Higher volume on Abrams, Stryker and several European vehicle programs somewhat offset these decline. Our Combat Systems businesses delivered $269 million of operating earnings in the first quarter. Down just $10 million from last year on significantly less volume. Consequently, the groups operating margin was 13.4%, 180 basis points higher than last year. This performance was the result of a favorable program mix and strong execution on several vehicle and ammunition programs.

Combat Systems backlog declined modestly from year-end to $12.9 billion, despite the decline in backlog award activity was healthy in the quarter. We received new orders on our core programs and also on several new opportunities. These new opportunities include an additional 250 RG-31 MRAP vehicles and MRAP (inaudible) awards beyond the retrofit work we had expected this year.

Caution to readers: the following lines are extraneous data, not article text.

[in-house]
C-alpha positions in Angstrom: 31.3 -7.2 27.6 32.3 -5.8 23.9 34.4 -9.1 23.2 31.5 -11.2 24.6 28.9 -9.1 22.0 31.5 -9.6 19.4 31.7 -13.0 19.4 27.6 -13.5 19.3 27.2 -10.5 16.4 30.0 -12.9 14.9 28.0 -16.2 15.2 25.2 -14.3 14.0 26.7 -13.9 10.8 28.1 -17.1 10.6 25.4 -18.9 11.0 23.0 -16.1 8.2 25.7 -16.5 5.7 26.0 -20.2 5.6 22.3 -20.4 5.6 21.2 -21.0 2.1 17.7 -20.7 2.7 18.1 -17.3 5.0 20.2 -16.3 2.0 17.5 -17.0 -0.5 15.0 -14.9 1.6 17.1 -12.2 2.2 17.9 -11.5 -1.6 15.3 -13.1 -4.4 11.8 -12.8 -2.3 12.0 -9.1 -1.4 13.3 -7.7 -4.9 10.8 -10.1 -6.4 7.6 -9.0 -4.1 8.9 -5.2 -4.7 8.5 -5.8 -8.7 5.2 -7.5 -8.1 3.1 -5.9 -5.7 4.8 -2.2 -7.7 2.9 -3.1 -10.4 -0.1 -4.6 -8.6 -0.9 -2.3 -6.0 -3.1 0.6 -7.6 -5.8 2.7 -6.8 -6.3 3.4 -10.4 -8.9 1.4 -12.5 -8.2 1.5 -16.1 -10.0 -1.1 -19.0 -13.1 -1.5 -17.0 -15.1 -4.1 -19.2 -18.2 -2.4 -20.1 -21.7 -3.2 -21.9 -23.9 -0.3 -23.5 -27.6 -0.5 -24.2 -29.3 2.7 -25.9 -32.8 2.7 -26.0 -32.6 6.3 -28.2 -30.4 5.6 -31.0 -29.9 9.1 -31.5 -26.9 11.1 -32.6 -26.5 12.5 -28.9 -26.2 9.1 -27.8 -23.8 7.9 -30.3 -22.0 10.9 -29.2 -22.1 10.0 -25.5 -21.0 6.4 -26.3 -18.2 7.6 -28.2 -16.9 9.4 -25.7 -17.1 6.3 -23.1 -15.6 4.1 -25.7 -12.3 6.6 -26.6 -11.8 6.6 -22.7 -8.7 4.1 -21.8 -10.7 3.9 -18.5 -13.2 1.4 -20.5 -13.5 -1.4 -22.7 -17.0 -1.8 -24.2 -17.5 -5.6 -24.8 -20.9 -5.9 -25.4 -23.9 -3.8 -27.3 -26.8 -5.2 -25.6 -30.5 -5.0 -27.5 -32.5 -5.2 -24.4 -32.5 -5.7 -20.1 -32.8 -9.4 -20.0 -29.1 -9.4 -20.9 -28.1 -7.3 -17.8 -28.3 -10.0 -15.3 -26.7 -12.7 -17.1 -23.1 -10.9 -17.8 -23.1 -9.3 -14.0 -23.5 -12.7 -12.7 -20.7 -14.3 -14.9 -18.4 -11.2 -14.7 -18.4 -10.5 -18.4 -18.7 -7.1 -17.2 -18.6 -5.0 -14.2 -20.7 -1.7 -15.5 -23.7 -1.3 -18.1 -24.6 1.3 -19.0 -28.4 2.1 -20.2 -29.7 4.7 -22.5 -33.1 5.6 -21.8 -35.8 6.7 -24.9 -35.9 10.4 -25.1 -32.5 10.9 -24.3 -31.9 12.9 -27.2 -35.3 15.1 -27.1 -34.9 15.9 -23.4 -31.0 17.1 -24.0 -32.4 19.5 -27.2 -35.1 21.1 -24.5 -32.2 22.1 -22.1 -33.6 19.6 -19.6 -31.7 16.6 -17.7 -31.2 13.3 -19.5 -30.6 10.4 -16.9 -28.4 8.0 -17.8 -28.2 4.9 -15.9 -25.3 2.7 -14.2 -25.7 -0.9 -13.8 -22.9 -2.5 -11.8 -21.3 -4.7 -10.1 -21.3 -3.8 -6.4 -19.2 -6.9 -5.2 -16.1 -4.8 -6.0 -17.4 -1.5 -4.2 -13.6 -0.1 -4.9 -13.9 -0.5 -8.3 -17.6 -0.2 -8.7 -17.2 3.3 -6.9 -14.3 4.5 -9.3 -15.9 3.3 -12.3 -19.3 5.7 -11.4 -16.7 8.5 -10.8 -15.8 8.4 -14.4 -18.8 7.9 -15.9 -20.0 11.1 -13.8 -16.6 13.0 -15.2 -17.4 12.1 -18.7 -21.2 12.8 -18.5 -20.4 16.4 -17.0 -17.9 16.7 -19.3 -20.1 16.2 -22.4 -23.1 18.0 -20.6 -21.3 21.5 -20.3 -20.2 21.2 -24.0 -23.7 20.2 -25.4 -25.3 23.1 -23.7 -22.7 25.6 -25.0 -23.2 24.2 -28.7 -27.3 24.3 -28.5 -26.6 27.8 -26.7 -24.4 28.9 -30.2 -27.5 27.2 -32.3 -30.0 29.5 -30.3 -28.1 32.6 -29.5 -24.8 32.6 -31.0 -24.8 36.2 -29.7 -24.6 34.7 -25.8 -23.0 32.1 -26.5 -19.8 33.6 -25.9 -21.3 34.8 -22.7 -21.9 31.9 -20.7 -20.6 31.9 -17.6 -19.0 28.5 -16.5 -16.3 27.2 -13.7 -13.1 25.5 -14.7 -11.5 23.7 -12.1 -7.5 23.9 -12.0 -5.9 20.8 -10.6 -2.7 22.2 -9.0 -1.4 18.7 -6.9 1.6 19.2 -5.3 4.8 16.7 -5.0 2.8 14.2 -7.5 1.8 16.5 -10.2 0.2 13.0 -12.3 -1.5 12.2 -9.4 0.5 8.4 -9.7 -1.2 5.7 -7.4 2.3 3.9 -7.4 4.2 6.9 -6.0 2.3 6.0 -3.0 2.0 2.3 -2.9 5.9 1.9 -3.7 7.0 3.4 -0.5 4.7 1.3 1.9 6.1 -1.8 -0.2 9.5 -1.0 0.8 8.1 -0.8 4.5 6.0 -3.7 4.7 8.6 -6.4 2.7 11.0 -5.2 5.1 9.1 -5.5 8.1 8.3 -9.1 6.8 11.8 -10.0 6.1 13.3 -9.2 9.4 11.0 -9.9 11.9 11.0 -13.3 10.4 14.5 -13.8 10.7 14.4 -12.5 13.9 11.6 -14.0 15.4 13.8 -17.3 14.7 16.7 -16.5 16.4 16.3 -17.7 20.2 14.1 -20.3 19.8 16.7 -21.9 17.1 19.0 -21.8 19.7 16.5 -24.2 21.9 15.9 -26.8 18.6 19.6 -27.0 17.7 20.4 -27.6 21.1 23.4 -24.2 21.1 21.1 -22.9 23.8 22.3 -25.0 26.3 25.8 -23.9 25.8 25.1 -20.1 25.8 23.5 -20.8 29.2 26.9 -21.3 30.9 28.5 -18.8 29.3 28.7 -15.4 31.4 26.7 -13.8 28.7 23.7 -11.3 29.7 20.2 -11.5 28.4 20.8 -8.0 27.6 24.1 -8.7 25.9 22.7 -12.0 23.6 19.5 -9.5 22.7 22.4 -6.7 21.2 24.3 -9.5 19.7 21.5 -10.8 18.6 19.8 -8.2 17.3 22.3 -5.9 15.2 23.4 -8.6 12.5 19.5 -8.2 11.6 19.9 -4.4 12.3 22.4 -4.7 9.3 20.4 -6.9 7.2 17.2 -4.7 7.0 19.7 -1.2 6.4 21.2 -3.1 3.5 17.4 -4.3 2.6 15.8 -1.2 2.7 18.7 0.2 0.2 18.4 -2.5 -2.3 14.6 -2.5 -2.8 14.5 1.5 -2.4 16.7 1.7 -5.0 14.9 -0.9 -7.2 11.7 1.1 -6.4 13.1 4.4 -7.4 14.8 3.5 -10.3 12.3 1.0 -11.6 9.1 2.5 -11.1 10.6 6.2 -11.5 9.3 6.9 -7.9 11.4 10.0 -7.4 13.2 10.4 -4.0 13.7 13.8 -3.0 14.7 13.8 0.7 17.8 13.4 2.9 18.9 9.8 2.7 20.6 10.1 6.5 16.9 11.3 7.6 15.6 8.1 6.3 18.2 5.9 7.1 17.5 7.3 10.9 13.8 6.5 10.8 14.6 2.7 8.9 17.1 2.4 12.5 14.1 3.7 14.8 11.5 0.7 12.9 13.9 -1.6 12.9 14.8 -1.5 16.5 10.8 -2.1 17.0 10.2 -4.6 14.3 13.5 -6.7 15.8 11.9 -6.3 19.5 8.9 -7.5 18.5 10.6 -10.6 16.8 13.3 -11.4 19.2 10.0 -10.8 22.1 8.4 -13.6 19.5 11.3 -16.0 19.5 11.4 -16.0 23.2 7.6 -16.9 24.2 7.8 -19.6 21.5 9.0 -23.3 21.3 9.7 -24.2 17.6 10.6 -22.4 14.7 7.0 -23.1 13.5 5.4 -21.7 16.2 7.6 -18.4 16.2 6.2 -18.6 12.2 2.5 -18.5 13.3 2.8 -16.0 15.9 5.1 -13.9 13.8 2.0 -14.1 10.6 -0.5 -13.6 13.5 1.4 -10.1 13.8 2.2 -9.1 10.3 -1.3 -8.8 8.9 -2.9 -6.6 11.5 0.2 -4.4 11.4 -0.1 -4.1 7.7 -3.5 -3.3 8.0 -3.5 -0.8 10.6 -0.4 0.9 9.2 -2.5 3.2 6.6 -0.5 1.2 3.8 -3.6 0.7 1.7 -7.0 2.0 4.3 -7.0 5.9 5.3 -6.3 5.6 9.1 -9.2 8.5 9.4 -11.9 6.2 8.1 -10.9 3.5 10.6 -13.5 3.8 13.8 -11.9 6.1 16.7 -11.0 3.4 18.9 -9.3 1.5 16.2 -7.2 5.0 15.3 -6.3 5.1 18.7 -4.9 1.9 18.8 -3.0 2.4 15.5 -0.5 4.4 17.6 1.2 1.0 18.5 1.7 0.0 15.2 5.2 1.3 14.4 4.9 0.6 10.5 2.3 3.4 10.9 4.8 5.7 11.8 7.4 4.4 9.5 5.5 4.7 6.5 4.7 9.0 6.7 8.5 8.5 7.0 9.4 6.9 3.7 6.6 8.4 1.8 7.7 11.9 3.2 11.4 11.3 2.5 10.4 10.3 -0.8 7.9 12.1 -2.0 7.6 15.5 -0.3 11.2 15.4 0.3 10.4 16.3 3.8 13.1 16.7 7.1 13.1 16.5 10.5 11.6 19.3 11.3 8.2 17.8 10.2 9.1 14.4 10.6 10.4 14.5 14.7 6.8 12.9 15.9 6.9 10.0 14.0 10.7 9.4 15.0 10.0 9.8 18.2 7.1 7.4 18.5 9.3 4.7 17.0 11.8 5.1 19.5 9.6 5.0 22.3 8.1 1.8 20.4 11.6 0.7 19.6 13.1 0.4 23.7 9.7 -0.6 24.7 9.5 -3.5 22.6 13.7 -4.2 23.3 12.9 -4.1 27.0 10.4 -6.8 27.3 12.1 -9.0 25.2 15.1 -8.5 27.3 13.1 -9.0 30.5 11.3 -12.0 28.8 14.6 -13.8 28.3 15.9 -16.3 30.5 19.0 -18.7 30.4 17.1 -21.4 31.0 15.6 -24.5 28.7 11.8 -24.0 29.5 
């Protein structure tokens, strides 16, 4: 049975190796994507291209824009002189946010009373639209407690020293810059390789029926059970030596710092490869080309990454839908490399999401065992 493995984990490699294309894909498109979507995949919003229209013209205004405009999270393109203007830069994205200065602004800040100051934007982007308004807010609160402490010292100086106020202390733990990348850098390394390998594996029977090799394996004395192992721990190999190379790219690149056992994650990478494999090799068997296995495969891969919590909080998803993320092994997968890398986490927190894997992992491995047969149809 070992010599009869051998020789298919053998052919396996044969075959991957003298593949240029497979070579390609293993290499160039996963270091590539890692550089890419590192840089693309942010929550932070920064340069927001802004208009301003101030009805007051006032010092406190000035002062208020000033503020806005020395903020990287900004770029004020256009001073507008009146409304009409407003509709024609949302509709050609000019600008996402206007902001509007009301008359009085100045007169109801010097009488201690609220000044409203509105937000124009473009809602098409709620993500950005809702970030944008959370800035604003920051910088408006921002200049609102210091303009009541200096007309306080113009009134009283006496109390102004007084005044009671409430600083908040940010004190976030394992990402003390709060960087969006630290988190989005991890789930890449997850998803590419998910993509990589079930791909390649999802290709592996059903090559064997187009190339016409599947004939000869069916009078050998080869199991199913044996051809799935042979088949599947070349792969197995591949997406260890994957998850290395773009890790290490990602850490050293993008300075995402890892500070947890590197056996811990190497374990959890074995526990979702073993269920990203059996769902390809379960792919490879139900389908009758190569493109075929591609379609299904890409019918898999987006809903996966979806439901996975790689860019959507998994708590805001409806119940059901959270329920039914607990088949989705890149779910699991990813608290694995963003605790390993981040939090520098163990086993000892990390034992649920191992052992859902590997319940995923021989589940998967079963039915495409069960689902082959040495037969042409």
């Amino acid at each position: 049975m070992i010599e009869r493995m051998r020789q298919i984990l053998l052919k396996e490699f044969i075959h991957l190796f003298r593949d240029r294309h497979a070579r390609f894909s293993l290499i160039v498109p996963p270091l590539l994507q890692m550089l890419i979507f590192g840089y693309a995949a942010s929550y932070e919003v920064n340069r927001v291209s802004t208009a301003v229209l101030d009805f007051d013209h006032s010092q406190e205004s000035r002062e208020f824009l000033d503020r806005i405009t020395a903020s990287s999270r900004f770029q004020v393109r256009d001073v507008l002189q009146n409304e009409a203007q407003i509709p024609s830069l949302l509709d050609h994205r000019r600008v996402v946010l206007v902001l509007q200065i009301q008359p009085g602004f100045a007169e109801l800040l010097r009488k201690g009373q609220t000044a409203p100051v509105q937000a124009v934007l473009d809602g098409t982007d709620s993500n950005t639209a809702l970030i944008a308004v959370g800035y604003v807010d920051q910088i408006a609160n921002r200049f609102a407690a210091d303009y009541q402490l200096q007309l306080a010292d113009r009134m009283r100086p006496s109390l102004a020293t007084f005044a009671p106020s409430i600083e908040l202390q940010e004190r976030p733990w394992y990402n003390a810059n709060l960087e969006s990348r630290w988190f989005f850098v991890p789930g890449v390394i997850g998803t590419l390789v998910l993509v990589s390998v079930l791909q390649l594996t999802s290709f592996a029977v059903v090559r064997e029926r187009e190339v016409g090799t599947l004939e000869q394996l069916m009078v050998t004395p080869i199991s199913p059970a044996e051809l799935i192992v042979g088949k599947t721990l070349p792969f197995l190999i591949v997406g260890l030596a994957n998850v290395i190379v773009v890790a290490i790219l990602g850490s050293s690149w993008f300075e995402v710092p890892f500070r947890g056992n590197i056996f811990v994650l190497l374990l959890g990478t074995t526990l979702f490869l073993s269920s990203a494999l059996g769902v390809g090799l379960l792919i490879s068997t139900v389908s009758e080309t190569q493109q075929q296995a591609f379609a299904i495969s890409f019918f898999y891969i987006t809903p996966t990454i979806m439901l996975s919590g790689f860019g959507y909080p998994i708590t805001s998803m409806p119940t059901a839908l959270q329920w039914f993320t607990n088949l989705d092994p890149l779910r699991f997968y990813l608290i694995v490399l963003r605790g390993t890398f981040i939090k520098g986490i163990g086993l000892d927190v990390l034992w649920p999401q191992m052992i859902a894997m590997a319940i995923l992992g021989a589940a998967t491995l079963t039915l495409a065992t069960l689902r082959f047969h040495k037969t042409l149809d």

The MRAP deliveries are scheduled largely in the second half of the year. In March we were selected as the preferred vehicle provider for the United Kingdom FRESH program. This opportunity includes both the Scout variant and the Common Base Platform for up to 580 specialist vehicles. The FRESH program also anticipates several other blocks of vehicles for which we will provide the common base platform. We are working with the United Kingdom on the initial FRESH contract and we expect to add it to backlog later this year.

The FRESH program provides good upside to Combat’s outlook over the next five years. There are several other opportunities that could generate additional awards this year, including the Canadian lab upgrade program for which we expect to receive a contract in the second quarter and the Spanish eight by eight vehicle competition which we expect to be awarded in the second half. Other potential 2010 awards include the ground combat vehicle competition, the next phase of the Saudi Tank program, additional Iraqi tank options and the opportunity to enhance Stryker Combat vehicle protection.